I think if there was ever any doubt that Pia Sundhage is the ideal coach for the U.S. women's team, they've been erased. In gold.
This piece highlights some of the reasons why her approach works.
I can't help but wonder if the men's senior team had taken a similar chance, had been willing to go a different route and stretch their concept of the game by bringing in someone who looks at play in a fundamentally different way, if they might not be better off in the long run.
Sundhage knew she couldn't overcome the resistance the U.S. players had built up to a possession style all at once. Everyone saw a lot of long balls punted by the American players during the tournament. No one could do a complete 180 from the way they played for so long.
She stayed positive, however, and kept preaching the message, in close games, in blow-out wins. She'd emphasize again and again: keep the ball, be creative, work together, look for each other.
Sundhage walked the walk as well. There was no wholesale replacement of the team, but there was a steady infusion of young blood. Players were rewarded for playing well, not just scoring goals. Heath, Rodriguez, Cheney, Hucles and Barnhart all moved up the depth chart. Solo was brought back into the fold with as little drama as possible. When Briana Scurry complained about Nicole Barnhart being made the second goalkeeper at the games, Sundhage didn't bat an eye. She named Scurry as the alternate and got on with the business of preparing the team.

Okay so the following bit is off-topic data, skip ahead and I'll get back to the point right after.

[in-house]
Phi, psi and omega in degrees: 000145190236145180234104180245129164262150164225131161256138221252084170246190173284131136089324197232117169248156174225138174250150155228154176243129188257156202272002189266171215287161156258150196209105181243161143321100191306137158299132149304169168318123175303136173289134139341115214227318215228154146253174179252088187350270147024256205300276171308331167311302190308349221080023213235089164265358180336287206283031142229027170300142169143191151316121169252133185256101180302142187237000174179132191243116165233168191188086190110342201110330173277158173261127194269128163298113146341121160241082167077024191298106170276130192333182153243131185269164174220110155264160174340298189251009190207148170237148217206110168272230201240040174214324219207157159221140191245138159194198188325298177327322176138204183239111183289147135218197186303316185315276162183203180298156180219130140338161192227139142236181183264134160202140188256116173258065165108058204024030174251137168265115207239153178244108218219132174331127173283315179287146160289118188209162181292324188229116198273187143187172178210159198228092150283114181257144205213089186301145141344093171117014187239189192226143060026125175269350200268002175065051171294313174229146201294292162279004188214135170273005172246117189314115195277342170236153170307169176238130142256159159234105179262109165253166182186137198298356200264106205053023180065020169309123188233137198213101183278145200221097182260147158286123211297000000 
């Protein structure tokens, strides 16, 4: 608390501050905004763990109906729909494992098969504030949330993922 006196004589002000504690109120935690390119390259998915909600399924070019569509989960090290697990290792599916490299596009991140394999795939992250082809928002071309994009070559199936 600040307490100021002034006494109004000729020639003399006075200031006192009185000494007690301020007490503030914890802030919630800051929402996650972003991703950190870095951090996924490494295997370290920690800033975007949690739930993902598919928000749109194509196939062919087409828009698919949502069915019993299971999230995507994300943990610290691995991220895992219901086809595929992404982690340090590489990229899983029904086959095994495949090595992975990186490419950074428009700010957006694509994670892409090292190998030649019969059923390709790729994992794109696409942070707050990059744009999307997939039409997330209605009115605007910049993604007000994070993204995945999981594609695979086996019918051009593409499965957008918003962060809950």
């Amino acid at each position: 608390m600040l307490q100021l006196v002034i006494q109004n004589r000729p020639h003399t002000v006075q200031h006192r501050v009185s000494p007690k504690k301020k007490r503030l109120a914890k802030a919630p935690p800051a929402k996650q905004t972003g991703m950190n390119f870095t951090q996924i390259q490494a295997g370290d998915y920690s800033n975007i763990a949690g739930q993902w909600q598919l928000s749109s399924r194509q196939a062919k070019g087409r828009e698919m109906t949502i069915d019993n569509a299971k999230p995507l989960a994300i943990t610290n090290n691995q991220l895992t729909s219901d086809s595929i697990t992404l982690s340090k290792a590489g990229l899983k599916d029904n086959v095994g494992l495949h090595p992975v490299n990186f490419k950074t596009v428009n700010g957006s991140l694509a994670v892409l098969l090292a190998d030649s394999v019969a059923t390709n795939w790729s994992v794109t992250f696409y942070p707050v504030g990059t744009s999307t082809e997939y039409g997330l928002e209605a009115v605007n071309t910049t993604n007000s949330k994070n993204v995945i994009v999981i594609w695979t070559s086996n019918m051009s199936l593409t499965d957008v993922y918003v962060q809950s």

One thing that I was concerned about before the Olympics was the claustrophobic nature of residency camp with the same players over and over. It's hard to avoid cliques and petty issues in such a fishbowl environment. Sundhage told me that yes, it definitely affected players to not be involved in more competitive games. She made the best of the situation, though.
Now that the WPS is in place, players will scatter to different teams. Sundhage can monitor games, see who is progressing, who is breaking out and hold camps instead of trying to simulate a competitive environment with the same players taking on club teams of teenage boys anxious to show off their latest dribbling tricks (actually, that was probably good practice for Brazil).
In some ways, as the U.S. team continues to improve, I think we'll really see then how good of a coach Sundhage is. She was under the gun all year, signed to a short-term performance-based contract, but now, the future looks golden. This Olympic medal, earned against the odds and against the grain, could signify the sunrise of a new era for the U.S. women.